12.02.2014
582
TimeWise Repair Volu-Fill Deep Wrinkle Filler
0.5 fl. oz. for $45
Expert Rating
Community Rating (10)
Expert Reviews
Last Updated:12.02.2014
Jar Packaging:No
Tested on animals:Yes

Mary Kay claims that this targeted treatment immediately fills in deep wrinkles and reduces their appearance over time, and guess what? That's exactly what this does, whether used around the eyes, sides of the mouth, chin, wherever! Before you get too excited, we need to state that this product is not an apples-to-apples replacement for what Botox or dermal fillers can do to plump and smooth expression lines or deep wrinkles. Rather, a product like this works best to enhance the results from such procedures OR to temporarily smooth and "fill" lines.

How long the line-filling effect lasts depends on how expressive you are, how deep your wrinkles are (this product won't make deep, etched lines invisible), and what other skin-care products you use. But it is absolutely worth considering, and works best when it's patted (not rubbed) onto skin as the last step in your daytime routine. Of course, this can be used at night, too, but do you really care if your wrinkles are more apparent when you're asleep?

Products like this rely on silicone polymers to exert their smoothing and filling effect. These ingredients have an affinity for skin, and can be manipulated to expand and "fill" crevices where they essentially have a mesh-like effect that's sort of like a support bra for wrinkles! As stated above, the effect is temporary and so keeping expectations realistic is important.

We love that Mary Kay didn't just stop with the cool silicone technology. This wrinkle filler also contains anti-aging retinol, hyaluronic acid, and some intriguing repairing and cell-communicating ingredients. In short, it goes the distance while many other wrinkle fillers barely pass the starting line.

Note that this contains a tiny amount of the fragrance ingredient p-anisic acid, likely too low an amount to be cause for concern. All told, this is a beautifully done formula and absolutely worth considering as an addition to your anti-aging, wrinkle-smoothing routine!

Pros:
  • It really does work instantly to fill in fine lines and deeper wrinkles (though it won't make etched lines invisible).
  • Beautifully silky texture fills and blurs for a much smoother appearance.
  • Loaded with anti-aging ingredients like retinol and hyaluronic acid.
  • Fairly priced given the great results plus ease of use.
Cons:
  • Inclusion of fragrance ingredient p-anisic acid might make this sensitizing for some when used near the eyes.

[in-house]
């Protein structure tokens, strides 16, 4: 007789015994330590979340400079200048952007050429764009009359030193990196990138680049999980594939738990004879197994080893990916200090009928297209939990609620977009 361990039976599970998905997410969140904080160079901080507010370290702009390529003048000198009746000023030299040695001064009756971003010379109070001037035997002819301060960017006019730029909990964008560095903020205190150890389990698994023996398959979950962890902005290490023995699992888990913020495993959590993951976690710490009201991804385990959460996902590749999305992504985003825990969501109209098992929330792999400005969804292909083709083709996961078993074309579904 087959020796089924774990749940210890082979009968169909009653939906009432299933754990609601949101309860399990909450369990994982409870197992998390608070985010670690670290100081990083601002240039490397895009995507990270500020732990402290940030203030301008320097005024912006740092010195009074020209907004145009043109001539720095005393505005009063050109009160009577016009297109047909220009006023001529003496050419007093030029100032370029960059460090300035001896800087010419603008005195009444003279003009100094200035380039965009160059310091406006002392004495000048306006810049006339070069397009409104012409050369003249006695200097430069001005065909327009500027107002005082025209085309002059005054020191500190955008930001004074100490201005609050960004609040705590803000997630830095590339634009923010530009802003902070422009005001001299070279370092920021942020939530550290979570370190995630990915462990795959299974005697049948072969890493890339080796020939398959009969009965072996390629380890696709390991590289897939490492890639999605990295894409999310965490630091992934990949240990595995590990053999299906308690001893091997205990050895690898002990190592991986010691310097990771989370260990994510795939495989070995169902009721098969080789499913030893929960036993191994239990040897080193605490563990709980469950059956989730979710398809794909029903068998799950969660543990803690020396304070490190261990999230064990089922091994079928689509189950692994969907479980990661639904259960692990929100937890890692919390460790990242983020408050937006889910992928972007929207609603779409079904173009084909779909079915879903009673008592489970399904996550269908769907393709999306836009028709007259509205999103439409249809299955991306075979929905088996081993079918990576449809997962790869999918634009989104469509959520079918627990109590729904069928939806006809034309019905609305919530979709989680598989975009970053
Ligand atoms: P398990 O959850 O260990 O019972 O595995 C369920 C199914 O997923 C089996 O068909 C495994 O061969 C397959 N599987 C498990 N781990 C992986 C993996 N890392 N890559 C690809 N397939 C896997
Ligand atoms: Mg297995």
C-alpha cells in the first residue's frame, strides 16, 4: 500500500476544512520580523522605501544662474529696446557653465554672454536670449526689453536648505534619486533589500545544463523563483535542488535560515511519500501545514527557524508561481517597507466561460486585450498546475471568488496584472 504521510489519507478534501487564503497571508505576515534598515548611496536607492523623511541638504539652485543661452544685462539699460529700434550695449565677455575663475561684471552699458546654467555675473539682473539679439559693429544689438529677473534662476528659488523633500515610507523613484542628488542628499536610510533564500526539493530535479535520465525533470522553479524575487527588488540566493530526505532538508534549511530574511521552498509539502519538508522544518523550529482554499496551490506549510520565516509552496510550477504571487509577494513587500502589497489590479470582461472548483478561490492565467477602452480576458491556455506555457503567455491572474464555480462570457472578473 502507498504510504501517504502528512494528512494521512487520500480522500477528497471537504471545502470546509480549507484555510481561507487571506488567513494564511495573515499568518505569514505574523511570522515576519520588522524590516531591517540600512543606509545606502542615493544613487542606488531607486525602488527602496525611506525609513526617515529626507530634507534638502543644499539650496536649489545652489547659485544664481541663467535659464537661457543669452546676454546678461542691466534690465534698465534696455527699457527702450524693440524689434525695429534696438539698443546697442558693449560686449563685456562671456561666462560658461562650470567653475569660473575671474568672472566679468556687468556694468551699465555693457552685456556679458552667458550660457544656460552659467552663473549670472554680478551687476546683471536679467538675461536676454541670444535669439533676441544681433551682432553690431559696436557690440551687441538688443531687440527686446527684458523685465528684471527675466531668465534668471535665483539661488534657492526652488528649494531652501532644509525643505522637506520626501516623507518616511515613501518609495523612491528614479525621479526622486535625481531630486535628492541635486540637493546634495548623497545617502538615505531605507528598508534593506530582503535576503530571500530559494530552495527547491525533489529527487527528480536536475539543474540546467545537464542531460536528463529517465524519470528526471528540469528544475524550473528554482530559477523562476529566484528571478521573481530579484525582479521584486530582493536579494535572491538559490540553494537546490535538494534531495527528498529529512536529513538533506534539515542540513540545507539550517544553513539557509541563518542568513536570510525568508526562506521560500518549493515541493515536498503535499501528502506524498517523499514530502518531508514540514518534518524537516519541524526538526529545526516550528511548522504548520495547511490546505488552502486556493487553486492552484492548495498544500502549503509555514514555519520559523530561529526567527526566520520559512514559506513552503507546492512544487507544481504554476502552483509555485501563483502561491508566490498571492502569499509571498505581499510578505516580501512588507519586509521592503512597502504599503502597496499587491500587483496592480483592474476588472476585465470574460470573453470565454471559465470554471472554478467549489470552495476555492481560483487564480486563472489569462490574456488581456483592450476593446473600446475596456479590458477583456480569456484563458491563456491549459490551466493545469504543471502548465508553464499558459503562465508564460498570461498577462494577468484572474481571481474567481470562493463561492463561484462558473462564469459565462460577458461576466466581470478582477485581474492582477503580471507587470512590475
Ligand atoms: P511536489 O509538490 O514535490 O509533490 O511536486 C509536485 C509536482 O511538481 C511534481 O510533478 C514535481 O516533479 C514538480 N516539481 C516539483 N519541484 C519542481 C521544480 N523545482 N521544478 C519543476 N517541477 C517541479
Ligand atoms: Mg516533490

Community Reviews
Claims

TimeWise Repair® Volu-Fill™ Deep Wrinkle Filler is formulated to fill in and visibly plump the appearance of problem areas wherever facial expressions have left their mark – on your forehead, around your lips and eyes, even those hard-to-treat frown lines between your brows or those smile lines that can frame your mouth from nose to chin. (And if it has that effect on deep wrinkles, imagine what it can do for fine lines!) It’s the perfect complement to the TimeWise Repair® age-fighting regimen.

Ingredients

Water, Dimethicone/Vinyl Dimethicone Crosspolymer, HDI/Trimethylol Hexyllactone Crosspolymer, Butyrospermum Parkii (Shea) Butter, Butylene Glycol, Glycerin, Cetearyl Alcohol, C12-14 Pareth-12, Retinol, Hyaluronic Acid, Commiphora Mukul Resin Extract, Ornithine, Glycolipids, Glyceryl Linoleate, Tocopherol, Adenosine, Phospholipids, Squalane, Sucrose Palmitate, Hydroxyethyl Acrylate/Sodium Acryloyldimethyl Taurate Copolymer, Polymethyl Methacrylate, Silica, Caprylic/Capric Triglyceride, Decylene Glycol, Polysorbate 60, Tricaprylin, Propanediol, Hydroxypropyl Cyclodextrin, Sorbitan Isostearate, Disodium EDTA, Citric Acid, Phenoxyethanol, Chlorphenesin, 1,2-Hexanediol, BHT, Iodopropynyl Butylcarbamate, Potassium Sorbate, Levulinic Acid, P-Anisic Acid, Sodium Hydroxide, Mica , Titanium Dioxide

Brand Overview

Mary Kay At-A-Glance

Strengths: Most of the products are fragrance-free; packaging that keeps light- and air-sensitive ingredients stable during use; a handful of well-formulated moisturizers; very good eye-makeup remover; effective wrinkle filler; excellent cream blush and several other impressive makeup products.

Weaknesses: The overall collection is a mixed bag of exciting and disappointing products; several outdated moisturizers and cleansers; no AHA or acceptable BHA products; the CC Cream doesn't provide good enough UVA protection; some lackluster makeup products.

The last few years haven't been glamorous for one of the world's largest direct sellers of cosmetics. Mary Kay lost a lawsuit filed by TriStrata, the company whose founders hold over 100 patents on the use of AHAs in skin-care products. It was revealed that Mary Kay's former AHA products infringed on three of these patents, and, after some back-and-forths in court, Mary Kay ended up paying royalties of over $40 million (interest included) to TriStrata. Perhaps because they're still licking their wounds after this defeat, the company has not launched any new AHA products, and no longer sells the ones that were in question during the legal battle (Source: www.bizjournals.com/dallas/stories/2006/04/03/daily26.html).

However, the company's spin on the issue of AHAs is that they no longer use them because skin-care technology has advanced. That's an interesting twist, but the fact of the matter is that AHA products, when well-formulated, are still considered advanced and capable of doing far more for skin than the alternatives Mary Kay has devised (including an at-home microdermabrasion scrub and products with vitamin C derivatives).

Although they're not a company for you if you are looking for exfoliants (though you should be looking for a good exfoliant), Mary Kay has recently developed a surprising number of excellent products. With over 1.6 million Mary Kay consultants selling products in 30 countries, this family-owned company (founder Mary Kay Ash passed away in 2001) has slowly been proving that they intend to remain competitive with the best of the best. A refreshing change of pace is the omission of fragrance from almost all of the products. Now that is what we call progress!